Uruguay has been recognized as a “cooperating jurisdiction without commitments” by the European Union (EU) after a series of taxation improvements, the South American country's Ministry of Economy and Finance (MEF) confirmed Tuesday.
The measure means an improvement from the previous qualification showing Uruguay as transparent and reliable before the international community, the MEF explained.
The EU's Economic and Financial Affairs Council (ECOFIN) issued a communiqué with the semi-annual updates to its list of countries that do not cooperate on fiscal matters and highlighted the regulatory modifications introduced by Uruguay, based on a series of recommendations made by the body in 2021.
This change in the rating highlights Uruguay's image in the international scenario, said MEF Director of Tax Advisory María Pía Biestro. This administration has demonstrated a willingness to cooperate on issues of good tax governance. The changes introduced, both at the legal and regulatory level, are premised on maintaining in general terms the principle of the source for corporate income, granting tax certainty, and protecting the interests of our country against the potential imposition of defensive measures that affect its economy and international image, she added.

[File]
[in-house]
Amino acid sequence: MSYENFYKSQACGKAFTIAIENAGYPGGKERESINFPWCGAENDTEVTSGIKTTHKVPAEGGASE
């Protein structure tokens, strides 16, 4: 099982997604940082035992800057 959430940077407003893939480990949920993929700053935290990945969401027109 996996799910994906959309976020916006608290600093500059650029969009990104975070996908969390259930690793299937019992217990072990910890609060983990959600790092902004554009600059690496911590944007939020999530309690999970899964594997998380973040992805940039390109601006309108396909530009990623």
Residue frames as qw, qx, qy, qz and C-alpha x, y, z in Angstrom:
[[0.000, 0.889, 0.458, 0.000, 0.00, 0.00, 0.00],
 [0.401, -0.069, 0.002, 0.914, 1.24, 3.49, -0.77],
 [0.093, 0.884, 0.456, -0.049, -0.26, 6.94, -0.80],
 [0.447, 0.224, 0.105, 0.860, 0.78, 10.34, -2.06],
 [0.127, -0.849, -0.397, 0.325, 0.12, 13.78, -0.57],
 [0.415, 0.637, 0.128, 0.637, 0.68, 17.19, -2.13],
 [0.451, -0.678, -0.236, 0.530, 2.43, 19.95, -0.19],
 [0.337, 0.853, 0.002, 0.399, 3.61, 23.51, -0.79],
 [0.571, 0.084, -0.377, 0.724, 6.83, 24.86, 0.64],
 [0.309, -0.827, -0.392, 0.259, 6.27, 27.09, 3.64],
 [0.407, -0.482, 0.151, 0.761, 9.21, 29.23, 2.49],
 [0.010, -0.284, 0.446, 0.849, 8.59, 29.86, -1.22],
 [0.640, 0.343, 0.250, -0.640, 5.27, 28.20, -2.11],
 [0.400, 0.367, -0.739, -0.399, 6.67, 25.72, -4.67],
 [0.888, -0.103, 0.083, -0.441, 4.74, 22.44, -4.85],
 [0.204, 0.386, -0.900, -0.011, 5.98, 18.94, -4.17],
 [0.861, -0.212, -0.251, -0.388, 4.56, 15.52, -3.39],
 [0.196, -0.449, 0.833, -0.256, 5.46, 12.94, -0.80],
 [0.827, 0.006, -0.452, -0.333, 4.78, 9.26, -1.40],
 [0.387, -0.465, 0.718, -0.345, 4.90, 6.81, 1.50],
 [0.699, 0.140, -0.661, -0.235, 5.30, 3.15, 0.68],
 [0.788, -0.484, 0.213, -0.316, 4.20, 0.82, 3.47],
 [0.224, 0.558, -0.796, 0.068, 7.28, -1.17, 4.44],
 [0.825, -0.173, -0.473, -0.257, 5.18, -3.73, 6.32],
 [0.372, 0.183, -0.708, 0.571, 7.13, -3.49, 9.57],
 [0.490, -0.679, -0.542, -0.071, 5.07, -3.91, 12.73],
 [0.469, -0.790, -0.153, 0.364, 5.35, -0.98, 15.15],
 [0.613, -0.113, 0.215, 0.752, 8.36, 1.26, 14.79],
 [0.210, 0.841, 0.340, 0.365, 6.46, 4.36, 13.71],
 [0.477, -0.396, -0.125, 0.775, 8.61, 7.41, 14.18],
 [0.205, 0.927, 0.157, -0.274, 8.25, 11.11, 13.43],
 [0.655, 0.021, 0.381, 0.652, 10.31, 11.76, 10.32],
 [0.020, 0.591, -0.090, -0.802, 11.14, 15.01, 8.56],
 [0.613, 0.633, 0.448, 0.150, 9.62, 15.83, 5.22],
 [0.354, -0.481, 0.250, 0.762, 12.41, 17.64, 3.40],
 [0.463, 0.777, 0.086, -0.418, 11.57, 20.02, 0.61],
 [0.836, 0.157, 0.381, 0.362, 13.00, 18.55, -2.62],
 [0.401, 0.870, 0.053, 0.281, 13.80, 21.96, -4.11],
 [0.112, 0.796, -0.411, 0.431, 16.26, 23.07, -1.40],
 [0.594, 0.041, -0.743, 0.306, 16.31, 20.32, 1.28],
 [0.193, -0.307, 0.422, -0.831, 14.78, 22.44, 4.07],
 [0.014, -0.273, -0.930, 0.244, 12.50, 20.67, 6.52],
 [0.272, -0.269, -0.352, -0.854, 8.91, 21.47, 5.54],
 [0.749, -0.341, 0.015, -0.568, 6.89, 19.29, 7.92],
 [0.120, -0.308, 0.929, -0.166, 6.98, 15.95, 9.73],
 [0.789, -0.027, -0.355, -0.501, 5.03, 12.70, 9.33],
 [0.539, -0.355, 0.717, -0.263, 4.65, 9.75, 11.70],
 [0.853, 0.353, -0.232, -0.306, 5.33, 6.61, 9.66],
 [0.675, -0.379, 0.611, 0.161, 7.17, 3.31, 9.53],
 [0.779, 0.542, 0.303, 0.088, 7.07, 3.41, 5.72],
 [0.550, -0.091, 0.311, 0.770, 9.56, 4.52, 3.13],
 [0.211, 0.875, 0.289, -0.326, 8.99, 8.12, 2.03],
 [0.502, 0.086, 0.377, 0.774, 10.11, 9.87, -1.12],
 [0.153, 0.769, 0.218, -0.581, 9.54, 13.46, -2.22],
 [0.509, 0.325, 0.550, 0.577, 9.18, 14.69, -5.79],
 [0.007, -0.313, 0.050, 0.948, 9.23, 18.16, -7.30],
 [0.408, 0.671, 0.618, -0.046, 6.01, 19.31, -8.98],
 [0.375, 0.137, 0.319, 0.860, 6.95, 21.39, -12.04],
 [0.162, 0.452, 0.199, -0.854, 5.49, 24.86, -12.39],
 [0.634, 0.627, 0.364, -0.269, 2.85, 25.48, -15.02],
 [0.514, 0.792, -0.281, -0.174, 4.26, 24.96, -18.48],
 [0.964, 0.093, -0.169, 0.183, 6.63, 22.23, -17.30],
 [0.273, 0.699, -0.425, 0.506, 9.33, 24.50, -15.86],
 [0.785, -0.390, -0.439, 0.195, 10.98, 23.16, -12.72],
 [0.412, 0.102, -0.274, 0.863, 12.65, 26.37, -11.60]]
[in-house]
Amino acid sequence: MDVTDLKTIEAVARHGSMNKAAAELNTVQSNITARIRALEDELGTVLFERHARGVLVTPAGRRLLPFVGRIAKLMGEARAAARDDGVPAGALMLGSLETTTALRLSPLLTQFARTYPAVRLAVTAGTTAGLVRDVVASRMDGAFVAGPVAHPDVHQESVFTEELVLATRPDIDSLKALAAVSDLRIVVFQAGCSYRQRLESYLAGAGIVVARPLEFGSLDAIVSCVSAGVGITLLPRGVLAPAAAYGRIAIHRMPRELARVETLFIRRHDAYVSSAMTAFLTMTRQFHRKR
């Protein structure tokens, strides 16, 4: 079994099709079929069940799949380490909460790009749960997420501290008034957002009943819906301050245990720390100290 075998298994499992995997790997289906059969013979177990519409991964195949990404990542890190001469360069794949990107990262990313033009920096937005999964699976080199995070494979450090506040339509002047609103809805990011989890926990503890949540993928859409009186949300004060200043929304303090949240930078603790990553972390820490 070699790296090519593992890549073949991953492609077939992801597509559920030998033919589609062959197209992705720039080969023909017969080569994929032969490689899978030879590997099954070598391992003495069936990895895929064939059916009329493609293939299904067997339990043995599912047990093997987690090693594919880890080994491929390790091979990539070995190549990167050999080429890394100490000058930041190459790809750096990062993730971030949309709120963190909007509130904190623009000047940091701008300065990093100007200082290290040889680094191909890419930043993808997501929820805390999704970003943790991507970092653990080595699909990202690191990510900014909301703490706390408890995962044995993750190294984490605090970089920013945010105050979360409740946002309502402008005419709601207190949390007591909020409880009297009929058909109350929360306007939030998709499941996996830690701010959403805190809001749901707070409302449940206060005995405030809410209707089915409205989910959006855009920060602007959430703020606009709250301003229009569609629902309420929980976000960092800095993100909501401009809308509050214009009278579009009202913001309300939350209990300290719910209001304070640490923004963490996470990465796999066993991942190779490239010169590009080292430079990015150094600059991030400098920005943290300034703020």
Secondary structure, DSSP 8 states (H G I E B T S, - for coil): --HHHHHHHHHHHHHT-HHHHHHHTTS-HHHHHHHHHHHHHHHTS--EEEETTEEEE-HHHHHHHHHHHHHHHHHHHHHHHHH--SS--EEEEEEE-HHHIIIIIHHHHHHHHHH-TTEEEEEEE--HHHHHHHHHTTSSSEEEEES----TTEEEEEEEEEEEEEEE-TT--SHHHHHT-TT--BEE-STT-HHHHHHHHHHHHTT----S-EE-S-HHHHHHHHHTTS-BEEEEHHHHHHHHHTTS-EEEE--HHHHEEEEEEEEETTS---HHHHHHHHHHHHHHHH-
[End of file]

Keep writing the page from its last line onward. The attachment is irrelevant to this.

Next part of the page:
The European Union began to evaluate the territorial taxation regime on corporate income applied by Uruguay as of the end of 2019, and in June 2021 sent the MEF a note in which it recognized compliance with internationally accepted standards.
With the new provisions of the Tax on Income from Economic Activities (IRAE), and the exemption of certain passive income obtained by member entities of multinational groups, provided that such income complies with the appropriate requirements of substance, Uruguay fulfilled its commitments to the European Union and thus consolidated its position as a cooperating jurisdiction.
Biestro pointed out that some changes which came into force in 2023 made this announcement possible.
Also on Tuesday, the EU included Russia, Costa Rica, the British Virgin Islands, and the Marshall Islands to its list of jurisdictions that do not cooperate in tax matters with the community block.